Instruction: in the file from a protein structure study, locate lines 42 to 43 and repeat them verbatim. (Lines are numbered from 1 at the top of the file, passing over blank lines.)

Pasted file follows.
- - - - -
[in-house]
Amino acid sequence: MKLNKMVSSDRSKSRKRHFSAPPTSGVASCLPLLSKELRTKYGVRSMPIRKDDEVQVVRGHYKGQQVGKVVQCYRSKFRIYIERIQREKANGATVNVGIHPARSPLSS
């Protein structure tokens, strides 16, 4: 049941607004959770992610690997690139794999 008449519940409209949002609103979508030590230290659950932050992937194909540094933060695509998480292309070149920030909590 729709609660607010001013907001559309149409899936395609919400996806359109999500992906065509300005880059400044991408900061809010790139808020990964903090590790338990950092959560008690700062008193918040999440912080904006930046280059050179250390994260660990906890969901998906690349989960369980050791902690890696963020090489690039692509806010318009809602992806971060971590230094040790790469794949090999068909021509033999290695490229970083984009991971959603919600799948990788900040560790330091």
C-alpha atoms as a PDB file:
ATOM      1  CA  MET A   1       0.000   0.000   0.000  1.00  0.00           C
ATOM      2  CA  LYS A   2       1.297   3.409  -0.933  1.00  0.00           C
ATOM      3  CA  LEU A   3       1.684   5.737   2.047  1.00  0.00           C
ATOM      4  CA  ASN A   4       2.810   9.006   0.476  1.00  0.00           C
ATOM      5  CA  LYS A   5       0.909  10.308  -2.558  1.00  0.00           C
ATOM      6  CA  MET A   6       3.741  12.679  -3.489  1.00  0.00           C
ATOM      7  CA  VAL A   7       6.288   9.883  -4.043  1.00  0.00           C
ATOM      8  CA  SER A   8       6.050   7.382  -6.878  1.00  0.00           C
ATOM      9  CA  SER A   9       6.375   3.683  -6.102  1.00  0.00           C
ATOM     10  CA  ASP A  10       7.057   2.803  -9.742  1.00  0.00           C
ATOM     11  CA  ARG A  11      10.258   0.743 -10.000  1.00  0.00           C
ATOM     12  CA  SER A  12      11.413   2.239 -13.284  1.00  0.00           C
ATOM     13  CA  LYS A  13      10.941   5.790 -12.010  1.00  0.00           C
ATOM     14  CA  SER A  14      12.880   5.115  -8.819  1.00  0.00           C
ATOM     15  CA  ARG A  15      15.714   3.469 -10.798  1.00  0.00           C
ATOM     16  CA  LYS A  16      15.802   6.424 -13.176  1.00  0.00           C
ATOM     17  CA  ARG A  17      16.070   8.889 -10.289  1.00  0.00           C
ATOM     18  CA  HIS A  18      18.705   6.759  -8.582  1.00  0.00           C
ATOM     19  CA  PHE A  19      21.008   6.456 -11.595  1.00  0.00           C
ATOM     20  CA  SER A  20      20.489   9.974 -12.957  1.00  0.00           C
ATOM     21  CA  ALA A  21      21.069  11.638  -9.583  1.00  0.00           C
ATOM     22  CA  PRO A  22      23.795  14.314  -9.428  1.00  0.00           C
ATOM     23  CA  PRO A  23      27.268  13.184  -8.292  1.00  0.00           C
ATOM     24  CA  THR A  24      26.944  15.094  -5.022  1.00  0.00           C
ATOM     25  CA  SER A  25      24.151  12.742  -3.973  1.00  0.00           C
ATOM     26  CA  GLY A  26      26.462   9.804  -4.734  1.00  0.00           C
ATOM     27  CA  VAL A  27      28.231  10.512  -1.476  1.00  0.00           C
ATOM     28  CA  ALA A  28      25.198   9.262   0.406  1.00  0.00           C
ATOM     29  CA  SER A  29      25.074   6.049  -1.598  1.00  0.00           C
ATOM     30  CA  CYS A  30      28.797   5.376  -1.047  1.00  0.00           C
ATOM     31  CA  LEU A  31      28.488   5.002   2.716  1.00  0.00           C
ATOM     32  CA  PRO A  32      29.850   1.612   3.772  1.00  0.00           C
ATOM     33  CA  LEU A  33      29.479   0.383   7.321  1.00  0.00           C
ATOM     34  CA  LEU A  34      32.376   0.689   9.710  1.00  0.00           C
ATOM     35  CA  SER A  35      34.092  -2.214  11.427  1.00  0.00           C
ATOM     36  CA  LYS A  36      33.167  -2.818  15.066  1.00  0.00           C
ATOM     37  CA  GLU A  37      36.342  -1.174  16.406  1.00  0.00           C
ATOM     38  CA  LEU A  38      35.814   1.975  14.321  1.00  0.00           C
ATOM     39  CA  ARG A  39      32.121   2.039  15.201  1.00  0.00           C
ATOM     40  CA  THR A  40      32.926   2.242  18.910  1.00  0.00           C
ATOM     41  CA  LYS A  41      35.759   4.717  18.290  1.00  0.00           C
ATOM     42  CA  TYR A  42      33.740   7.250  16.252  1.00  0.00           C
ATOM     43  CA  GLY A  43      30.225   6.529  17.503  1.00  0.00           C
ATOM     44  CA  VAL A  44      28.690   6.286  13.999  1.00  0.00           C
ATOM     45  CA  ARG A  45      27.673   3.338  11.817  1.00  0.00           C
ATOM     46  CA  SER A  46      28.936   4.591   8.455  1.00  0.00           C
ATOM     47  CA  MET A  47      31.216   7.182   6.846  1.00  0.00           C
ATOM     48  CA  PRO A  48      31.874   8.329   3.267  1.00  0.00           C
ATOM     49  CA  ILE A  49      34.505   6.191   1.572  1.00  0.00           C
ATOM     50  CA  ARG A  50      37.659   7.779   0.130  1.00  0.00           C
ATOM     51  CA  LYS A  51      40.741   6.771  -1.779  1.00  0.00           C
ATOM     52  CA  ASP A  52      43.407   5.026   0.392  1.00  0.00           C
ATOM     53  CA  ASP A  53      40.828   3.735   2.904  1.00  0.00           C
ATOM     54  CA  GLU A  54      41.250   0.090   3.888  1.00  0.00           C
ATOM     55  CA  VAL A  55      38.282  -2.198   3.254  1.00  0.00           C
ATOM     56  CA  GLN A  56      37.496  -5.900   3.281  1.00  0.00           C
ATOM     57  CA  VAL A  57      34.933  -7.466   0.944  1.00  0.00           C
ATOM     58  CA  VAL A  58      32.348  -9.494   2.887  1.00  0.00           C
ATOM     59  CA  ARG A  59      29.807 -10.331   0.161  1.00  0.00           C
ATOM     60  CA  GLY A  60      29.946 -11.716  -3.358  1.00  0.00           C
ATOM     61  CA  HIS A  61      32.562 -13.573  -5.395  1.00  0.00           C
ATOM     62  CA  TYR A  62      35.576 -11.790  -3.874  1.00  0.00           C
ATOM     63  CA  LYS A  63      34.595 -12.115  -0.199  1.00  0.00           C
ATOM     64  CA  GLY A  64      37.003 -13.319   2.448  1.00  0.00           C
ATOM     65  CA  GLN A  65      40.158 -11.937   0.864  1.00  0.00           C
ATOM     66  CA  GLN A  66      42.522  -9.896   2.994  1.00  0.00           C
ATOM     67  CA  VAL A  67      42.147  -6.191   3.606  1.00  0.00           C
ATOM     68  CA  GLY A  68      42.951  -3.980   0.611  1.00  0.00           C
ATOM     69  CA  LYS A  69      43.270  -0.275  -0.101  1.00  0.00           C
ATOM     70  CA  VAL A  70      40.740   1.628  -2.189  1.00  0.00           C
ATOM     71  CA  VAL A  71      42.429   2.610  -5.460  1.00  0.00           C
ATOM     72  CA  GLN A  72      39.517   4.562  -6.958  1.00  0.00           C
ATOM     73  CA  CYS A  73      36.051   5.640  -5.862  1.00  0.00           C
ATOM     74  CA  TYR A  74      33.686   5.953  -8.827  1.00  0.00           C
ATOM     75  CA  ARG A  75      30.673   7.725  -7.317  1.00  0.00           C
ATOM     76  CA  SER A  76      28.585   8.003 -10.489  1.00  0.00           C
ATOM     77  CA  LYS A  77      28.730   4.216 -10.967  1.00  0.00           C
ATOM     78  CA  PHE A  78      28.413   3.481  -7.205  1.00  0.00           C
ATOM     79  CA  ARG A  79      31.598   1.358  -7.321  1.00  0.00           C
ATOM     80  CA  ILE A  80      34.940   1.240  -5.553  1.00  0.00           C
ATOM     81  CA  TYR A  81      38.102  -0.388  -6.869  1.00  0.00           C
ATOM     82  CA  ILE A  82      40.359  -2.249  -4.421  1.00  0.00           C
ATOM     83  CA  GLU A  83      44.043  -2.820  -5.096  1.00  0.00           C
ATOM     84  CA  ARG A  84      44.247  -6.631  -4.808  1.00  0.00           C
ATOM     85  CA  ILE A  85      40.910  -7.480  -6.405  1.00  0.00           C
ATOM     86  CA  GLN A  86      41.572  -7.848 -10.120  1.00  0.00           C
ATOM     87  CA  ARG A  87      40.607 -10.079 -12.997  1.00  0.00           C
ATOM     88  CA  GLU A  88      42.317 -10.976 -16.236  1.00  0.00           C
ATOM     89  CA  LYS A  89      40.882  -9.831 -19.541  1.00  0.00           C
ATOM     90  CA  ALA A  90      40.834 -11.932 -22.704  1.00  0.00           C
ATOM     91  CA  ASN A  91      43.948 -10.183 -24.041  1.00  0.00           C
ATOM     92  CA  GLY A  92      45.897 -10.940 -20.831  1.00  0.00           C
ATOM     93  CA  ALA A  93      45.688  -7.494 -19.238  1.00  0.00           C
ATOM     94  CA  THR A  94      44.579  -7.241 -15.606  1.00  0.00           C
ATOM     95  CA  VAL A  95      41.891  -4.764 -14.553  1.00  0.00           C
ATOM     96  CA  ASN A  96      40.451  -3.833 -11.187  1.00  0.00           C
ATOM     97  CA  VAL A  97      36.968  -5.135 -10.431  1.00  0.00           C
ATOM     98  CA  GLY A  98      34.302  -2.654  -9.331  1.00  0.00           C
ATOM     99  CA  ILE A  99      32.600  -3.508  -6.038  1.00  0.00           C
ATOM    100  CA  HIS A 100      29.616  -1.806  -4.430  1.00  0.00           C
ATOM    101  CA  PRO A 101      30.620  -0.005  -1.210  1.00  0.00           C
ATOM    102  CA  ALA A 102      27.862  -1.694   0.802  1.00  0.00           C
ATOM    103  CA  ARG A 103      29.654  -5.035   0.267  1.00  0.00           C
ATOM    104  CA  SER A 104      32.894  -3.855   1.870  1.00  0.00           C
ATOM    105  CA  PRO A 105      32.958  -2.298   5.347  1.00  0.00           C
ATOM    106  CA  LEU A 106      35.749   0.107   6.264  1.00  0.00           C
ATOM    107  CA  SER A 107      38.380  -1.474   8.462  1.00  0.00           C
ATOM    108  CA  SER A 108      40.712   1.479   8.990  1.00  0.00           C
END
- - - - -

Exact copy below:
ATOM     38  CA  LEU A  38      35.814   1.975  14.321  1.00  0.00           C
ATOM     39  CA  ARG A  39      32.121   2.039  15.201  1.00  0.00           C